San Francisco may get a wall on the waterfront after all.
But this barrier would not be a block of condominiums for the rich to live in, as the former 8 Washington St. project proposed. This wall is needed to keep the ocean from flooding The City's newest hospital complex and the Warriors' new arena.
Mission Bay is one of the biggest ongoing development areas in San Francisco in recent years, with a sprawling new UC San Francisco campus nearing completion. There are new condo complexes rising within walking distance of tech firms, and a stone's throw away from the Giants' waterfront home at AT&T Park, the Warriors' new arena could be open by 2018.
Mission Bay is also the first area in The City that is expected to see regular flooding — and, eventually, a new permanent waterfront formed inland from the present coast — within the next 35 years due to impending sea-level rise.
The ocean level around San Francisco is expected to rise by as much as 15 inches by 2050, according to conservative estimates.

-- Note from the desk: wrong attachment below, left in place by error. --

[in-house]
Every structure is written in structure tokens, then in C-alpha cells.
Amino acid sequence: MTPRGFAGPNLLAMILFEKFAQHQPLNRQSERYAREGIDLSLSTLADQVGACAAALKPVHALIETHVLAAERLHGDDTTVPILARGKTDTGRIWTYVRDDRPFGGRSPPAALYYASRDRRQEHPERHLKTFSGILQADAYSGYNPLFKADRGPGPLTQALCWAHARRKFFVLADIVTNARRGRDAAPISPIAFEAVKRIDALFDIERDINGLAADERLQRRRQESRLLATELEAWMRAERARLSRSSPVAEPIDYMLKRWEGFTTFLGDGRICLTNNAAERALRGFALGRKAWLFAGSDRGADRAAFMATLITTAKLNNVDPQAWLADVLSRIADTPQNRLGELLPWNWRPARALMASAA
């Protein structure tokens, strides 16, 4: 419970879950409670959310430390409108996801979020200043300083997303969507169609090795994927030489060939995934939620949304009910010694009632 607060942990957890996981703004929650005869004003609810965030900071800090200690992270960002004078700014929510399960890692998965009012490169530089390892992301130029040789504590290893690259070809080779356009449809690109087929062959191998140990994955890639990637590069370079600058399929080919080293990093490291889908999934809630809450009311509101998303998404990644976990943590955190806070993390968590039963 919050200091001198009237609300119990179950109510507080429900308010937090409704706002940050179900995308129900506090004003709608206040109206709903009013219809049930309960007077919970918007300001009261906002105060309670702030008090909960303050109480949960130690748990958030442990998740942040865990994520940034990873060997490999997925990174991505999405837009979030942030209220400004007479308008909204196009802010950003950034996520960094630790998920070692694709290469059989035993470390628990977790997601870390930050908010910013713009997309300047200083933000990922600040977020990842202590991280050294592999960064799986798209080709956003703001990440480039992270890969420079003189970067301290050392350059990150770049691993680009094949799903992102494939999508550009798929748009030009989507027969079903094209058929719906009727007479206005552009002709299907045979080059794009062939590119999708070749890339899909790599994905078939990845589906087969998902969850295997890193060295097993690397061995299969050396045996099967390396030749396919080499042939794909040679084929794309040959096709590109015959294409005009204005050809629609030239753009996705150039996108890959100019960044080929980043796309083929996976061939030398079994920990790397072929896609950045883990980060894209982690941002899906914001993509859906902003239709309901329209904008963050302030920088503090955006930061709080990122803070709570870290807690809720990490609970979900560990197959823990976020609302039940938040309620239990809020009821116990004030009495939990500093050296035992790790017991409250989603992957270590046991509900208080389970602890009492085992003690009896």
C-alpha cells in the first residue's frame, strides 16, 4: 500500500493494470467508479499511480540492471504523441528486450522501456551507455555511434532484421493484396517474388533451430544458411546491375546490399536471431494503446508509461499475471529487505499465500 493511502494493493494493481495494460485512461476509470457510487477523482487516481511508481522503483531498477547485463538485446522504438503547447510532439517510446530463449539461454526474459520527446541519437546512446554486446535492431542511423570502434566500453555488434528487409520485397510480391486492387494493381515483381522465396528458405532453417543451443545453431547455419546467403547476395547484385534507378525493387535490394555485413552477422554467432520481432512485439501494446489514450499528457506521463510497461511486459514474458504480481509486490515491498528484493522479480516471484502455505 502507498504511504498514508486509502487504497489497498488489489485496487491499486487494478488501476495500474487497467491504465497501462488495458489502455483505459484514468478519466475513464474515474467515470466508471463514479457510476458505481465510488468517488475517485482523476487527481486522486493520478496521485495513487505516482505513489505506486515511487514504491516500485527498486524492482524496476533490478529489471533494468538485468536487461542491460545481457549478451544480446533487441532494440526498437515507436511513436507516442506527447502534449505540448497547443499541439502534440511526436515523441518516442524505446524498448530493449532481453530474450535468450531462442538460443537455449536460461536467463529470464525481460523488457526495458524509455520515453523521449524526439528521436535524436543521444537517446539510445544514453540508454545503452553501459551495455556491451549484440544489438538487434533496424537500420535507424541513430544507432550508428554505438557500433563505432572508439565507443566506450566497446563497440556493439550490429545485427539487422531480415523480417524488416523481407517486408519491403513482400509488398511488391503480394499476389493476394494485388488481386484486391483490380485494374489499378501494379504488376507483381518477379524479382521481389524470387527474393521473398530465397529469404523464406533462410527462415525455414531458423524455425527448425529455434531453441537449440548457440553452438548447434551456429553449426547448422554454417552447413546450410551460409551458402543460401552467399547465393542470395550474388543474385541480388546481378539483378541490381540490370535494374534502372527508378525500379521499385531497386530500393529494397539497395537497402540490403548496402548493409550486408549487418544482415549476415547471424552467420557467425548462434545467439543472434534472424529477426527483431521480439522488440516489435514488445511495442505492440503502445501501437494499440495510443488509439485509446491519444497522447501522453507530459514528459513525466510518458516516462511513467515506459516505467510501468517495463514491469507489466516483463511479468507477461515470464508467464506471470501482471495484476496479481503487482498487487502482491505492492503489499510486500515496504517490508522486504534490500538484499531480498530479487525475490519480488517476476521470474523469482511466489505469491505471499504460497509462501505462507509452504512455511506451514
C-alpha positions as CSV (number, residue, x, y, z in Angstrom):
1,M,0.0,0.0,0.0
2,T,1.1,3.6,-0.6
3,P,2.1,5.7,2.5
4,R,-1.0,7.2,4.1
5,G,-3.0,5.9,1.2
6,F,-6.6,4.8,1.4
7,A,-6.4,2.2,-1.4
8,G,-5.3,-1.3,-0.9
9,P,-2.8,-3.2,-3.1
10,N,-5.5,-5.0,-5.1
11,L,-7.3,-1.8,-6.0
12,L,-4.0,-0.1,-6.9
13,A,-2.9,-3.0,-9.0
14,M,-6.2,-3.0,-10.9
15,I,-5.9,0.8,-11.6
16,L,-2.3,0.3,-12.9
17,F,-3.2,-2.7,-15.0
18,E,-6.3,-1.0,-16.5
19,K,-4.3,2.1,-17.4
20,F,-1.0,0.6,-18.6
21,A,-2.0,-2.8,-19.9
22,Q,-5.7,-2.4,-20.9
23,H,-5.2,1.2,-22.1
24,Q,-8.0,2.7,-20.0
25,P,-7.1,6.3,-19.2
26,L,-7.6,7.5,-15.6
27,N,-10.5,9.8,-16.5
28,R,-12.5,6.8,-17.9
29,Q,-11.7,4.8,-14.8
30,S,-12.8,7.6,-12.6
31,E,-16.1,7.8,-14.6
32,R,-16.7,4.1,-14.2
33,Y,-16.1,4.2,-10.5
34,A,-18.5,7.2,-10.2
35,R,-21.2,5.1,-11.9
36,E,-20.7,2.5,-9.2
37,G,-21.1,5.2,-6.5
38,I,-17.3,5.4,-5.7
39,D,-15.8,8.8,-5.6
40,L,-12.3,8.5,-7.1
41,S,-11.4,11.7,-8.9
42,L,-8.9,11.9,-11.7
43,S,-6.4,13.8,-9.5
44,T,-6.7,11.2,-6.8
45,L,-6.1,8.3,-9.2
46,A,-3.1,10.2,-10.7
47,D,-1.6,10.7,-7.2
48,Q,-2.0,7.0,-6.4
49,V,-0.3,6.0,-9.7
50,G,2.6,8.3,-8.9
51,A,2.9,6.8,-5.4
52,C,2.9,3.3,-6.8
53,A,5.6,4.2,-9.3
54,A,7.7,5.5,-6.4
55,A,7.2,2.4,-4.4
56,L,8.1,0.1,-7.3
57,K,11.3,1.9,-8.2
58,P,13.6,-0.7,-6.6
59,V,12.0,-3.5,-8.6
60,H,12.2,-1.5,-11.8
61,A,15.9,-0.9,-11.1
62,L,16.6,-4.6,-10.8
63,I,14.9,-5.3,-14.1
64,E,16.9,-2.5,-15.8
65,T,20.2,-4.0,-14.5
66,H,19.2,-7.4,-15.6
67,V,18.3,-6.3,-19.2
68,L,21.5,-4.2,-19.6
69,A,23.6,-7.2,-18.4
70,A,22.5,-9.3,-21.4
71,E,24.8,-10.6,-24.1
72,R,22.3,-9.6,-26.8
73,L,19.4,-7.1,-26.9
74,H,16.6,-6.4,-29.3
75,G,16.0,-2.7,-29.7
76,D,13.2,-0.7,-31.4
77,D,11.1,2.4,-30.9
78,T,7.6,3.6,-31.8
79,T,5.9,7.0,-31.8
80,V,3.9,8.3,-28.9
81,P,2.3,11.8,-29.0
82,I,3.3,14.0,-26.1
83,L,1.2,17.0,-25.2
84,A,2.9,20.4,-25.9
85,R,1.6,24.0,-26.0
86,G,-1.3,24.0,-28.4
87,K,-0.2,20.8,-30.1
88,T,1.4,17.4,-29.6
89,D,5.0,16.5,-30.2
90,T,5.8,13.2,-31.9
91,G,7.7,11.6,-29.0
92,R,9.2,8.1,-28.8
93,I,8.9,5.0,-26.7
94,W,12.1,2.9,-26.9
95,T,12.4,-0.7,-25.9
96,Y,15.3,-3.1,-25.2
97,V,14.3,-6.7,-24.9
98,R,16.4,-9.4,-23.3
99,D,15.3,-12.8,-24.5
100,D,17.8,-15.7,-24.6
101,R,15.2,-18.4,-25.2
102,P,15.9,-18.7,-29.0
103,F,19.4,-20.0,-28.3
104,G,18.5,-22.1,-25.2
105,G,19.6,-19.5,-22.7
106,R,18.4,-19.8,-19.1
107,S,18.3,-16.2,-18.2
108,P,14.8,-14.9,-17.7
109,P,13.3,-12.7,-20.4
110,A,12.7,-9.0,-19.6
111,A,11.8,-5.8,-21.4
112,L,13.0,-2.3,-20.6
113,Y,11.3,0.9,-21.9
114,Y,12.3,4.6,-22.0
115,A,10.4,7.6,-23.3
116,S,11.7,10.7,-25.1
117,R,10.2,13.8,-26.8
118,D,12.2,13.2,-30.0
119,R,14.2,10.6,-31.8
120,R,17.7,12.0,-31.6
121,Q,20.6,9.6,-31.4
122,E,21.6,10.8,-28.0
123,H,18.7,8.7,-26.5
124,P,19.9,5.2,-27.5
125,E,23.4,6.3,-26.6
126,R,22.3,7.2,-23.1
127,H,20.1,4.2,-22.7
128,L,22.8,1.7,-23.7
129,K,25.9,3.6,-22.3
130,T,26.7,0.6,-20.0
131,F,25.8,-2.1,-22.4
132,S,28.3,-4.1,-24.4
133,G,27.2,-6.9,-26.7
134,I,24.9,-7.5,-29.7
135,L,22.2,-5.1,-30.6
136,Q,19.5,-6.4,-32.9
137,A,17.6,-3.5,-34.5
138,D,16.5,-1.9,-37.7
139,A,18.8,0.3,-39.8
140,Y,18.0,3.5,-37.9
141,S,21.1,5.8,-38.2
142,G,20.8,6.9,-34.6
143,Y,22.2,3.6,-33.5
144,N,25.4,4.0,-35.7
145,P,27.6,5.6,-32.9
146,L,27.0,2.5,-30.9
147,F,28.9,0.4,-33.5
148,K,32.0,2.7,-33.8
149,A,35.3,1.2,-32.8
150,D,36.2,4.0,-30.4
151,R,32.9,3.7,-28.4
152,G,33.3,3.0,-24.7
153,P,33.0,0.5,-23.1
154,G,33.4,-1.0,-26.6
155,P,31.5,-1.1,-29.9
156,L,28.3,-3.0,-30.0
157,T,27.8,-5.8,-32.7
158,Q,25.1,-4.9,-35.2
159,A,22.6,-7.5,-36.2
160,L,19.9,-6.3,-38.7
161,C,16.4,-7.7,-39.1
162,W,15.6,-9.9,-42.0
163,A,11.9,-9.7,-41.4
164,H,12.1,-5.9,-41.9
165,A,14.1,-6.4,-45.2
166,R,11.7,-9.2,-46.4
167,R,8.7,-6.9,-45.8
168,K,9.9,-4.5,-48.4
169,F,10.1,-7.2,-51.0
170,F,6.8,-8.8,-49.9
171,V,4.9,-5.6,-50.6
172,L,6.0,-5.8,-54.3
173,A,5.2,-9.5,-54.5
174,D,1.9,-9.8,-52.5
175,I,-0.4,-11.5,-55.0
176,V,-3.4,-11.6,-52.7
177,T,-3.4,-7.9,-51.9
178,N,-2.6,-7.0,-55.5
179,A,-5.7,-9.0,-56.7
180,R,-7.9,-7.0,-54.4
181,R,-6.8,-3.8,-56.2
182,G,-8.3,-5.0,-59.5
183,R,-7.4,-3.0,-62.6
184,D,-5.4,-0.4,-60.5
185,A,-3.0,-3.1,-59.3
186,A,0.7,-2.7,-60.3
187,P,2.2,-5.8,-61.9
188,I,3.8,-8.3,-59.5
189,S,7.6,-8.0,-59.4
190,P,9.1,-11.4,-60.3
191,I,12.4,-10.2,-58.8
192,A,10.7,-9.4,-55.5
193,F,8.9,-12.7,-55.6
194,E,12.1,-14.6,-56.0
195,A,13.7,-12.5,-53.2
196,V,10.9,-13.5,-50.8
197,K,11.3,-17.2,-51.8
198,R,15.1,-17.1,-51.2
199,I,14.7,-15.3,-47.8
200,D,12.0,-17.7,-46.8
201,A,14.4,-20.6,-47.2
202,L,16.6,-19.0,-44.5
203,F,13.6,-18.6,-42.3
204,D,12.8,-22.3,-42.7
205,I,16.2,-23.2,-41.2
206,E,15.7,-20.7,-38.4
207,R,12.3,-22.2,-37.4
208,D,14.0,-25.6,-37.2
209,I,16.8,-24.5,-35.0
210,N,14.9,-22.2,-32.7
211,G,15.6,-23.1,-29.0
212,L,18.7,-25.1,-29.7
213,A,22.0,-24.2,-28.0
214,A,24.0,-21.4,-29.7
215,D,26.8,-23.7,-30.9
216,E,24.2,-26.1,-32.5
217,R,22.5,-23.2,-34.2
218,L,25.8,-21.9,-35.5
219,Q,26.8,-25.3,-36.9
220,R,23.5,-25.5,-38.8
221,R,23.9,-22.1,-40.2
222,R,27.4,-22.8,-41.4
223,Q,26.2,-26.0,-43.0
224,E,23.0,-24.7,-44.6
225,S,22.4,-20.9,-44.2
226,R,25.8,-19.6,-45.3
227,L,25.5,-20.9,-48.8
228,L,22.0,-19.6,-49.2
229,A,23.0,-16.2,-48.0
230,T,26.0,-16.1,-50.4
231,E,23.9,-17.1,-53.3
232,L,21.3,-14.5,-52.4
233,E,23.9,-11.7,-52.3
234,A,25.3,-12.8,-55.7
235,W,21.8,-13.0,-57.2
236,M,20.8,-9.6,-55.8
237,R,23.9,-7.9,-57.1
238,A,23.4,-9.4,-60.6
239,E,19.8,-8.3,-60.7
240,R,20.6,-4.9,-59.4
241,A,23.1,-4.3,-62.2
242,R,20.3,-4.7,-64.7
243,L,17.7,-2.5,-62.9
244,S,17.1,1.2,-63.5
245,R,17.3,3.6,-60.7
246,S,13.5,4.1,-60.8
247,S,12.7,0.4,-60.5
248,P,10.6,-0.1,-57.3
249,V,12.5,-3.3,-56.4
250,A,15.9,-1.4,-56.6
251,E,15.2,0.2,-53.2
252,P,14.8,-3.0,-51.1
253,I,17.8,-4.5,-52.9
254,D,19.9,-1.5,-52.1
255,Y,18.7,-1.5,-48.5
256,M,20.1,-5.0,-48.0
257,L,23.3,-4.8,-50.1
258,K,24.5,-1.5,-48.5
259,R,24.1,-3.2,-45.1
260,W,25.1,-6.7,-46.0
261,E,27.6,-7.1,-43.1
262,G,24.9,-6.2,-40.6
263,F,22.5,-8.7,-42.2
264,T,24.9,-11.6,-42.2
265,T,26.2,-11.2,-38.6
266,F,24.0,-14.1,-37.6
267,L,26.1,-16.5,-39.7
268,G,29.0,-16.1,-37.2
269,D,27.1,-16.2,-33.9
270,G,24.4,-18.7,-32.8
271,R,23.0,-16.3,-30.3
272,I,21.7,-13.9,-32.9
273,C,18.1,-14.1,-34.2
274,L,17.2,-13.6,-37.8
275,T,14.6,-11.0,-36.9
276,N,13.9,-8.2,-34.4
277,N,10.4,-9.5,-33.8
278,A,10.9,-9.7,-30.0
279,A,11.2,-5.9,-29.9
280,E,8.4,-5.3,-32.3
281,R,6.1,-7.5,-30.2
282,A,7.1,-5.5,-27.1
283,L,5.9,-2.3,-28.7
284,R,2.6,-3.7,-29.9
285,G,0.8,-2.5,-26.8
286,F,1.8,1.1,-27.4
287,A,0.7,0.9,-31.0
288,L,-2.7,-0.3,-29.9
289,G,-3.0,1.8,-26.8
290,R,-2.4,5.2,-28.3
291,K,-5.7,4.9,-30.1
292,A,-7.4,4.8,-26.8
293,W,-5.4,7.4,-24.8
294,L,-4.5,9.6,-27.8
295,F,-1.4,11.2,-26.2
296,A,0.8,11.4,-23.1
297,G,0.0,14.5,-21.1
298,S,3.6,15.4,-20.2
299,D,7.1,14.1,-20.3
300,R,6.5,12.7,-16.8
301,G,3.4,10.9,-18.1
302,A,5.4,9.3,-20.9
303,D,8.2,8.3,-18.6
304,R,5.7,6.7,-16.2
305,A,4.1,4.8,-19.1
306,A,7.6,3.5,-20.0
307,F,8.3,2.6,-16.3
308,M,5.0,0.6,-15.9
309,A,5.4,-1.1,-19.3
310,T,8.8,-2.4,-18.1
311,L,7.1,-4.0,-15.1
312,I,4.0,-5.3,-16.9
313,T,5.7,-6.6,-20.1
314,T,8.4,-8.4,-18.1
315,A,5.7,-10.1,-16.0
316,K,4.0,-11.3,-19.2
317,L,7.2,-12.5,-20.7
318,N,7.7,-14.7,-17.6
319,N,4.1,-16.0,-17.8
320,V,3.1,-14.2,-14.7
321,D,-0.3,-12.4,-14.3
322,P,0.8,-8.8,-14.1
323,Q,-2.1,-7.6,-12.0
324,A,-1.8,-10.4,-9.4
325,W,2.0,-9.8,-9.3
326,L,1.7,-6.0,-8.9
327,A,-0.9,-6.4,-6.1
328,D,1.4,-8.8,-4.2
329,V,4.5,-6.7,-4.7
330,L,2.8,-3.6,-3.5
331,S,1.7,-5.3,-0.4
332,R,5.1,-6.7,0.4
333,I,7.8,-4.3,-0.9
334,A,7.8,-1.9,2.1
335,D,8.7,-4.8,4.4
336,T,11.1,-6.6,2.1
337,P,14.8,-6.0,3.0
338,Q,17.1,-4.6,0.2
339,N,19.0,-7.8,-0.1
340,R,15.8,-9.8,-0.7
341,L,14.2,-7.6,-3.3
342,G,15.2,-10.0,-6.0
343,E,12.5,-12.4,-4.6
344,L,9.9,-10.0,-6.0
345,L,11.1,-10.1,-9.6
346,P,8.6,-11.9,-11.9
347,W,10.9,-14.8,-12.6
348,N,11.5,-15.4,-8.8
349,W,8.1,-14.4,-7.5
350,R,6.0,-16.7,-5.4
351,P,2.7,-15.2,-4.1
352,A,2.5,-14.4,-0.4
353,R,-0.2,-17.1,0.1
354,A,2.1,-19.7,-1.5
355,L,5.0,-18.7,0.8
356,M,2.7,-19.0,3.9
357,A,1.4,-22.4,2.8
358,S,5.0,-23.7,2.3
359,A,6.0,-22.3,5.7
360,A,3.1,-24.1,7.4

By 2100, the ocean could rise between 3 and 6 feet, according to figures produced by the National Research Council that are accepted as realistic sea-level rise projections by The City.
“We know it's going up,” said Steven Reel, a project manager at the Port of San Francisco's engineering department. “And it will continue to go up.”
To keep the water out, The City might need to construct a levee — an earthen wall similar to barriers seen in the Netherlands and in New Orleans — on the current shoreline at Terry Francois Boulevard, according to a draft version of a study presented to The City's Capital Planning Committee on Monday.
Other options to keep the UCSF Benioff Children's Hospital, as well as the Warriors' court, dry besides a levee at water's edge include a tidal gate at the entrance to Mission Creek, and another wall further inland at Third Street. Mission Creek could also be closed off to the tides entirely in a fashion similar to Oakland's Lake Merritt, said Laura Tam, sustainable development policy director at urban-planning think-tank SPUR.
The City hopes to eventually consider the impact of rising tides when planning future development projects, and draft guidelines for incorporating requirements addressing sea-level rise could be approved in the coming months.
There's no requirement yet for private developers to plan what to do if their current-day projects become waterfront property or are subjected to flooding.
So far, private lenders are still willing to fund projects where flooding is possible, noted David Behar, chair of The City's sea-level rise committee.